In the first scene of Time Out of Mind, we find a well-known face – one that has graced the screen and lived in our hearts  as a knight, an officer, a gentleman, a gigolo, and dozens of other characters. Though his face is engrained in our memories, when Richard Gere first appears in Time Out of Mind, there is something harshly unfamiliar about him, with his shabby clothes, scruff, and a curved scar on his scalp. Rather than the debonair character he usually portrays, this time Gere plays George Hammond, a meandering homeless man who spends his days wandering the streets of New York City.

So Bad It’s Good – Grease 2


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By Andrea Selitto

The fact that I lived well into my teen years without knowing that there was an actual sequel to the 1978 movie-musical Grease is either an extraordinary blessing or a horrible tragedy. I prefer to think of it as a tragedy. Director/choreographer Patricia Birch’s Grease 2, released in 1982, is so awful that it doesn’t merely miss the mark for a successful movie sequel, but it actually manages to fly straight past the mark, into the upper atmosphere, eventually escaping the Earth’s gravitational pull and launching itself directly into the Sun; where it ends in a massive, fiery explosion. Put simply, this movie is an abomination. And I love it.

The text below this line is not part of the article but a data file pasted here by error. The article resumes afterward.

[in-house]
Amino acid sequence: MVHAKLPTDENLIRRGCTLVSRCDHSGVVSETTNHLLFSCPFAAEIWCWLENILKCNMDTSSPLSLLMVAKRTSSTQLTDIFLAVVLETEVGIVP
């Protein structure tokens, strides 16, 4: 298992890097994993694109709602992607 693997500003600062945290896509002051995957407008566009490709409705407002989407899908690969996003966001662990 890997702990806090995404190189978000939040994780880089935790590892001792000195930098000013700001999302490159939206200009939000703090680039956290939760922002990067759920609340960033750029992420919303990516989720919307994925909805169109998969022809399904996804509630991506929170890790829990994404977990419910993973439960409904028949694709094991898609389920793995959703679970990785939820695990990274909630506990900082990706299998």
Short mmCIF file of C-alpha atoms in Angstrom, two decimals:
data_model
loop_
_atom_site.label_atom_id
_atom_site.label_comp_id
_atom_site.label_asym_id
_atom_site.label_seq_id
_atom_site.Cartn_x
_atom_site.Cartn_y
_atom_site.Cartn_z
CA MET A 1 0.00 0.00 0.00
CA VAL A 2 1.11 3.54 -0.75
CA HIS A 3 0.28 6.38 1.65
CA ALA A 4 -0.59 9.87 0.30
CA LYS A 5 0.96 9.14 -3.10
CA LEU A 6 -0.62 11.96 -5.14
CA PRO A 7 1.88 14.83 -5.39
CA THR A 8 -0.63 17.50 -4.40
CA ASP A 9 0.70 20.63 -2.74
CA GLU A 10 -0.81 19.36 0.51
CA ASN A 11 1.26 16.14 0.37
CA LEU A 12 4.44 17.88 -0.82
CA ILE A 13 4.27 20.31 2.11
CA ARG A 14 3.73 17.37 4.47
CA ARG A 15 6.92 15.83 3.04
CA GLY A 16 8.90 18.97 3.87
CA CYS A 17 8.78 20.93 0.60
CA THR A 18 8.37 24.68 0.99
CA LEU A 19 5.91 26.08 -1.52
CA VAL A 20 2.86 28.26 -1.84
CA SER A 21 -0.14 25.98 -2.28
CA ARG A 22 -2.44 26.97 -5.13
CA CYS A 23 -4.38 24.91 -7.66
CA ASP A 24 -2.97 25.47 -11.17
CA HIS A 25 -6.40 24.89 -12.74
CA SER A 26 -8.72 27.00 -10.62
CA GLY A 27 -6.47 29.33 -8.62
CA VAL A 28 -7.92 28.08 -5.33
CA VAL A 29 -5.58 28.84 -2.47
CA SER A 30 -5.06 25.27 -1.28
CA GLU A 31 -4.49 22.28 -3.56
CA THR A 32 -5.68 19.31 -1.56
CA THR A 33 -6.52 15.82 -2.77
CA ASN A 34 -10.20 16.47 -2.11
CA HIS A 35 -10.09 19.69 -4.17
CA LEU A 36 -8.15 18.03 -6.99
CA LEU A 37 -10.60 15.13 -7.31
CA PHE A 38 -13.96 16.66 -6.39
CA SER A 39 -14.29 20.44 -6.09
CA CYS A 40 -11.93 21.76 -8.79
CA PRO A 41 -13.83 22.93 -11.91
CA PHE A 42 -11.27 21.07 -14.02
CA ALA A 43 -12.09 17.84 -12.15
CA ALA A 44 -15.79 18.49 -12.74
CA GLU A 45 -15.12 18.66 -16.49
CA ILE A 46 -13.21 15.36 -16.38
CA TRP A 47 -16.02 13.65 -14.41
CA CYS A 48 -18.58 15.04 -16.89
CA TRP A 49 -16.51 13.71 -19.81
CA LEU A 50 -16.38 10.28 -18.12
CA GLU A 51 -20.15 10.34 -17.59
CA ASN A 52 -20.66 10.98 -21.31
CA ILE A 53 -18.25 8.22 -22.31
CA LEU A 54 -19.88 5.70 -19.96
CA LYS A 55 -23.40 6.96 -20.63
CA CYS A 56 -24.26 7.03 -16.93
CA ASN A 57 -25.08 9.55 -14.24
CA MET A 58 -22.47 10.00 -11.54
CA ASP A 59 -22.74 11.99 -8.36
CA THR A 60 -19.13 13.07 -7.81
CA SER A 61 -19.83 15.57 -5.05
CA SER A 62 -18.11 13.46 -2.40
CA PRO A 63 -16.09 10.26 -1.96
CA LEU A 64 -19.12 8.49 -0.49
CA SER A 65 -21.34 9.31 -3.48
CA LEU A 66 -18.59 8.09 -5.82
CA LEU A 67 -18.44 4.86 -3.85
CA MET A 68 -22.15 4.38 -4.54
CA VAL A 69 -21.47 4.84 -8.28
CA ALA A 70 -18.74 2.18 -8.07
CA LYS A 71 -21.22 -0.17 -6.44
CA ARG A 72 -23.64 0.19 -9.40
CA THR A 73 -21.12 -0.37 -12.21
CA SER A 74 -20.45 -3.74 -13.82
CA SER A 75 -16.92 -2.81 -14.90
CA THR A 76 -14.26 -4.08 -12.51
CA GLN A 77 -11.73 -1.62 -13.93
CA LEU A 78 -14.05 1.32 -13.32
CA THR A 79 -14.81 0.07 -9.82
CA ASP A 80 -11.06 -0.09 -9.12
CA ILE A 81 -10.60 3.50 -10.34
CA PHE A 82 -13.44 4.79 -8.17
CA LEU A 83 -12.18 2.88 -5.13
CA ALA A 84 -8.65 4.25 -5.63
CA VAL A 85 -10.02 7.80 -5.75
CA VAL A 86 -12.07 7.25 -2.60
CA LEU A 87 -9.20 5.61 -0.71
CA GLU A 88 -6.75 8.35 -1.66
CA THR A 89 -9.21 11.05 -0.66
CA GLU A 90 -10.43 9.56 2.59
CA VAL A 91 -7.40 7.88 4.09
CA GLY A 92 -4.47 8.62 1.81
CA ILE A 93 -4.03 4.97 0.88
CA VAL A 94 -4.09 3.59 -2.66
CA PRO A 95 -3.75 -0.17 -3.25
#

And You Call Yourself a Film Buff?! – Pulp Fiction


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By Kyrie Fisher

Last year, my sister surprised me with a book she knew I had been eyeing up—1001 Movies You Must See Before You Die. A varied assortment of films, the works included in this encyclopedia-sized collection were chosen for many reasons; whether for influence on early cinema, groundbreaking cinematic style, or impact on pop culture. A recent reassessment of the boxes I’ve yet to check caused me to notice I have never watched a film by Quentin Tarantino from start to finish. Of the various bits and pieces of his films I have seen, I was unable to stomach the fetishized violence and offensive dialogue long enough to become invested in the plot and see it through. Classmates and friends who are fans of Tarantino’s work have often expounded on the brilliance of his films—but all I saw were brutal displays of blood, violence, and foul language. Still, in my quest to check off all 1001 films of the collection (and, perhaps to also stop hearing, “What do you MEAN, you don’t like Tarantino?!”) I decided to catch up with the rest of the cinematic world and finally watch Pulp Fiction.

PFS Rapid Recommendation – Trainwreck


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By Amber Maiden

What can I say about Judd Apatow’s new film Trainwreck? With comedic leads of Amy Schumer and Bill Hader, along with the hilarious acting by John Cena and Lebron James, this film keeps you laughing from start to finish. It shows the ups and downs of modern dating and the fear of monogamy. With the well-timed jokes and relatable characters, you have to check this movie out before it leaves theaters.